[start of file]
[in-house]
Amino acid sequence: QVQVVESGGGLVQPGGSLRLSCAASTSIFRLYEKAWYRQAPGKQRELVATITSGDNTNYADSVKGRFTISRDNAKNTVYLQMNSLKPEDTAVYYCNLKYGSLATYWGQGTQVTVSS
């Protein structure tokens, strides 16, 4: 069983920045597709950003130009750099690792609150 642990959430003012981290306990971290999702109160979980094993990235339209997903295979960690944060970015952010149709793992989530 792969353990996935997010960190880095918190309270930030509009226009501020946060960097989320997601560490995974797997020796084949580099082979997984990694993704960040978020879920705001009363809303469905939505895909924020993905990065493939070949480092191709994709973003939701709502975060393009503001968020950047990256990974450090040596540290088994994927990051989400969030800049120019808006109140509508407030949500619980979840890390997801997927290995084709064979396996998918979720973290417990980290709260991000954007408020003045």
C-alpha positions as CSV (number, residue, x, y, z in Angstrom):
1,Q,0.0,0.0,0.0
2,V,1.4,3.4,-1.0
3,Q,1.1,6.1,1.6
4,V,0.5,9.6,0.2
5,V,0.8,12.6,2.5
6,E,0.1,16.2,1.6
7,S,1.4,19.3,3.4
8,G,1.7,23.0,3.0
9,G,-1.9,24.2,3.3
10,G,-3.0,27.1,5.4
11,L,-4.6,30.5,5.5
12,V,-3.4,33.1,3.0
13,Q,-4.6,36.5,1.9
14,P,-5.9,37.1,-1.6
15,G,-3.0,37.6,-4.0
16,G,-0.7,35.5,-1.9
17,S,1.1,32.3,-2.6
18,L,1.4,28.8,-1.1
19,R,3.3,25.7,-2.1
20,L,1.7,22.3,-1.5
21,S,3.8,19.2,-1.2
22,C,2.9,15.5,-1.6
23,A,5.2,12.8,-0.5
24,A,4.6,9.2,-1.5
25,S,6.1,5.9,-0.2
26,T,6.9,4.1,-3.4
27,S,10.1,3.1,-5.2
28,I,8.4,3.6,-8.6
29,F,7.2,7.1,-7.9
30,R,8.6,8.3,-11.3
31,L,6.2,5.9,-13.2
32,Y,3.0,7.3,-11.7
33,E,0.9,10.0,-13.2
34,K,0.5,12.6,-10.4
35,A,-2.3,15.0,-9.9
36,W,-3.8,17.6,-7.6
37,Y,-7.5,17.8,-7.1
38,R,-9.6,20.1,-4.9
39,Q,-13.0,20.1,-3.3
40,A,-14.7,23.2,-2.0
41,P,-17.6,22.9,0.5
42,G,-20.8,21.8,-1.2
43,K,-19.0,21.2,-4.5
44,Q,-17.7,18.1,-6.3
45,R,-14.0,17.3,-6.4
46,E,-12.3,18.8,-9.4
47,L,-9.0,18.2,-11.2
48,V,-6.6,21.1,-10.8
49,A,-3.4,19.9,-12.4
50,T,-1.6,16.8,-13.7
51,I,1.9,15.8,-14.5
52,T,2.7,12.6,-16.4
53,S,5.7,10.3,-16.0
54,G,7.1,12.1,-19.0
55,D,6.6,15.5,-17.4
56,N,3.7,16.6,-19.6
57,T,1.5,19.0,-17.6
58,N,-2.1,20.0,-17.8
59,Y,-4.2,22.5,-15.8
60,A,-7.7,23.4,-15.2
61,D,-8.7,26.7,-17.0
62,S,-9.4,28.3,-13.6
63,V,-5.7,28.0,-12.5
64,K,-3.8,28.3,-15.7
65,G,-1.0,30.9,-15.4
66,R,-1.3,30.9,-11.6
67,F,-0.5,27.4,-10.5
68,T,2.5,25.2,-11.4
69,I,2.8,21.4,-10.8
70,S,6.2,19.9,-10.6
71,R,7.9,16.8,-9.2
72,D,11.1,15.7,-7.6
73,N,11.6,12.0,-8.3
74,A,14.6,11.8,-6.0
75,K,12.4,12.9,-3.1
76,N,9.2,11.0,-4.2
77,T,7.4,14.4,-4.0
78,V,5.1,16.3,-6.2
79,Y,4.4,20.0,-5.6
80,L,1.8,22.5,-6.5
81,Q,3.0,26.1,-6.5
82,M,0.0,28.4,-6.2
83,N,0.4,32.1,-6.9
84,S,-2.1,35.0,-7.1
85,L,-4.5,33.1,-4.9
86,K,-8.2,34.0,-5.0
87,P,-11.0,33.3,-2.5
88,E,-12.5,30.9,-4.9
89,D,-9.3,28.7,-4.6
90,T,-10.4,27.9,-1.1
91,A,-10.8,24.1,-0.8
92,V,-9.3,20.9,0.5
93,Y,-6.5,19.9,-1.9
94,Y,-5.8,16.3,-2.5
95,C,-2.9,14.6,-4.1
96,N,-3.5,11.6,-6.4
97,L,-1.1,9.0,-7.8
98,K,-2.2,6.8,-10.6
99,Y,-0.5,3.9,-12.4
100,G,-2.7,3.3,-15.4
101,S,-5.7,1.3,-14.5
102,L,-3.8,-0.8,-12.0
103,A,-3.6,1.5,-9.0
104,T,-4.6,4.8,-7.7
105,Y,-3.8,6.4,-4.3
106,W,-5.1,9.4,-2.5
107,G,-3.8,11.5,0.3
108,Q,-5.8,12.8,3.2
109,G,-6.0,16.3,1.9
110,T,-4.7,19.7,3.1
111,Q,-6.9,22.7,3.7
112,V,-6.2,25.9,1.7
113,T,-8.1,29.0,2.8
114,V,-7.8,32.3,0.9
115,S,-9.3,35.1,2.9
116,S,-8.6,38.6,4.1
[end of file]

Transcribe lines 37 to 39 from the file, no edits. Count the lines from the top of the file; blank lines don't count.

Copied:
33,E,0.9,10.0,-13.2
34,K,0.5,12.6,-10.4
35,A,-2.3,15.0,-9.9